Biblical Commentary on the Old Testament, by Carl Friedrich Keil and Franz Delitzsh, [1857-78], at sacred-texts.com
Ruth Gleans in the Field of Boaz - Ruth 2
Ruth went to the field to glean ears of corn, for the purpose of procuring support for herself and her mother-in-law, and came by chance to the field of Boaz, a relative of Naomi, who, when he heard that she had come with Naomi from Moabitis, spoke kindly to her, and gave her permission not only to glean ears in his field and even among the sheaves, but to appease her hunger and thirst with the food and drink of his reapers (vv. 1-16), so that in the evening she returned to her mother-in-law with a plentiful gleaning, and told her of the gracious reception she had met with from this man, and then learned from her that Boaz was a relation of her own (Rut 2:17-23).
The account of this occurrence commences with a statement which was necessary in order to make it perfectly intelligible, namely that Boaz, to whose field Ruth went to glean, was a relative of Naomi through her deceased husband Elimelech. The Kethibh מידע is to be read מידּע, an acquaintance (cf. Psa 31:12; Psa 55:14). The Keri מודע is the construct state of מודע, lit. acquaintanceship, then an acquaintance or friend (Pro 7:4), for which מודעת occurs afterwards in Rut 3:2 with the same meaning. That the acquaintance or friend of Naomi through her husband was also a relation, is evident from the fact that he was "of the family of Elimelech. " According to the rabbinical tradition, which is not well established however, Boaz was a nephew of Elimelech. The ל before אישׁהּ is used instead of the simple construct state, because the reference is not to the relation, but to a relation of her husband; at the same time, the word מודע has taken the form of the construct state notwithstanding this ל (compare Ewald, 292, a., with 289, b.). חיל גּבּור generally means the brave man of war (Jdg 6:12; Jdg 11:1, etc.); but here it signifies a man of property. The name Boaz is not formed from עז בּו, in whom is strength, but from a root, בּעז, which does not occur in Hebrew, and signifies alacrity.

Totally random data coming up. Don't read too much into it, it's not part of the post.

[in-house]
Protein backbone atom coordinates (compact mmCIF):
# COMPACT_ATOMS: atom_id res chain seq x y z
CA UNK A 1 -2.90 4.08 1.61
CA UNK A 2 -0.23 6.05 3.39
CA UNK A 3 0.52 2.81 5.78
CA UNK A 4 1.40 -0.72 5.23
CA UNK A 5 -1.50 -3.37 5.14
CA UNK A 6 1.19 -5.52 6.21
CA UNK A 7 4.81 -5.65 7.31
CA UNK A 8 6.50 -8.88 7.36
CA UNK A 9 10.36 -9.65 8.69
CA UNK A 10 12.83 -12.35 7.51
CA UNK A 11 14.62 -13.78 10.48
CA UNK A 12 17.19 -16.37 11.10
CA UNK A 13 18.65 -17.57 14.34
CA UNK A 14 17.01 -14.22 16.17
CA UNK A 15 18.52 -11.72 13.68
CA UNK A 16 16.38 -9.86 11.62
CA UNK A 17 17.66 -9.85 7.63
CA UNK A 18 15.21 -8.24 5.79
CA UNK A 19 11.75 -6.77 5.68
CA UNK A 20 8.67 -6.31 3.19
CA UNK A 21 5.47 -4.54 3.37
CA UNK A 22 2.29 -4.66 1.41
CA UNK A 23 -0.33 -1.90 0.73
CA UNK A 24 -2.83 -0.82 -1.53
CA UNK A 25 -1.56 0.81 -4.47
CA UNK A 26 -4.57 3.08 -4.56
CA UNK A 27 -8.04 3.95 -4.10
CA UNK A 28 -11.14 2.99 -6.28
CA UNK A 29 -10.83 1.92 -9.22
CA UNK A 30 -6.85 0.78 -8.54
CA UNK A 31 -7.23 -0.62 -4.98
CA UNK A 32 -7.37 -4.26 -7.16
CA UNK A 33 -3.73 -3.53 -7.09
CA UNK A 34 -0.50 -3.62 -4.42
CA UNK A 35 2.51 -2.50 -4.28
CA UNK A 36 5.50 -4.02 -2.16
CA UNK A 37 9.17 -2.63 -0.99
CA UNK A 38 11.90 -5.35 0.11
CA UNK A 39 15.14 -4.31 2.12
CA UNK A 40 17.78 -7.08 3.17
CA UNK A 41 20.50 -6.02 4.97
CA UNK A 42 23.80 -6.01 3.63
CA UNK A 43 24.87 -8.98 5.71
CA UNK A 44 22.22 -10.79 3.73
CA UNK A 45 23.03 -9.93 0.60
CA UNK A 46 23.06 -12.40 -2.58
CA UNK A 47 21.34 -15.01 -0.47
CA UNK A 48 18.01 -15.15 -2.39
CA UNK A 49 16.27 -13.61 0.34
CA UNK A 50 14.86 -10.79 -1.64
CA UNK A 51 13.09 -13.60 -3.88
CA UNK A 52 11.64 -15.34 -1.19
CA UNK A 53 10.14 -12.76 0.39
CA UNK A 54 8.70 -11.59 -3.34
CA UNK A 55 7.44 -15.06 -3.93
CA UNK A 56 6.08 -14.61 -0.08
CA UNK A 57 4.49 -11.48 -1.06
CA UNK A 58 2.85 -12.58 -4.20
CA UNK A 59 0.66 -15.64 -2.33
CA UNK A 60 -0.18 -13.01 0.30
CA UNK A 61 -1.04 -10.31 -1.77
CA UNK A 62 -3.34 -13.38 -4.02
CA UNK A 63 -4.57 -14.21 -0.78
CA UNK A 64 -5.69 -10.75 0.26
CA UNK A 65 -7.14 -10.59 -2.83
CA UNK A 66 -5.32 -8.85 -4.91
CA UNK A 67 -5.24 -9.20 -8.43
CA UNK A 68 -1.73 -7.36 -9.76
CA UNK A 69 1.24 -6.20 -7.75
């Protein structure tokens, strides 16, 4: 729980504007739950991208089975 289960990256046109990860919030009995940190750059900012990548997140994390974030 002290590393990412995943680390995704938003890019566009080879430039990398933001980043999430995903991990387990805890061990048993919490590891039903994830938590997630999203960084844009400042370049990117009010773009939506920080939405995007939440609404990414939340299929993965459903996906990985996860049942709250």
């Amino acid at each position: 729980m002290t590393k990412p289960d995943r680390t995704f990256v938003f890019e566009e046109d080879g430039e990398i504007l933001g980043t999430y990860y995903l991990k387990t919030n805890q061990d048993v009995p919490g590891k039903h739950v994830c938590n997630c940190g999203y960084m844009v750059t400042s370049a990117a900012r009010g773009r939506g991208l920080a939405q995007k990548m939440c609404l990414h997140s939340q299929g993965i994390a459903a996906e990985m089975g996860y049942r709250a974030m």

Ruth wished to go to the field and glean at (among) the ears, i.e., whatever ears were left lying upon the harvest field (cf. Rut 2:7), אשׁר אחר, behind him in whose eyes she should find favour. The Mosaic law (Lev 19:9; Lev 23:22, compared with Deu 24:19) did indeed expressly secure to the poor the right to glean in the harvest fields, and prohibited the owners from gleaning themselves; but hard-hearted farmers and reapers threw obstacles in the way of the poor, and even forbade their gleaning altogether. Hence Ruth proposed to glean after him who should generously allow it. She carried out this intention with the consent of Naomi, and chance led her to the portion of the field belonging to Boaz, a relation of Elimelech, without her knowing the owner of the field, or being at all aware of his connection with Elimelech. מקרה ויּקר, lit., "her chance chanced to hit upon the field."
When Boaz came from the town to the field, and had greeted his reapers with the blessing of a genuine Israelites, "Jehovah be with you," and had received from them a corresponding greeting in return, he said to the overseer of the reapers, "Whose damsel is this?" to which he replied, "It is the Moabitish damsel who came back with Naomi from the fields of Moab, and she has said (asked), Pray, I will glean (i.e., pray allow me to glean) and gather among the sheaves after the reapers, and has come and stays (here) from morning till now; her sitting in the house that is little." מאז, lit. a conjunction, here used as a preposition, is stronger than מן, "from then," from the time of the morning onwards (see Ewald, 222, c.). It is evident from this answer of the servant who was placed over the reapers, (1) that Boaz did not prohibit any poor person from gleaning in his field; (2) that Ruth asked permission of the overseer of the reapers, and availed herself of this permission with untiring zeal from the first thing in the morning, that she might get the necessary support for her mother-in-law and herself; and (3) that her history was well known to the overseer, and also to Boaz, although Boaz saw her now for the first time.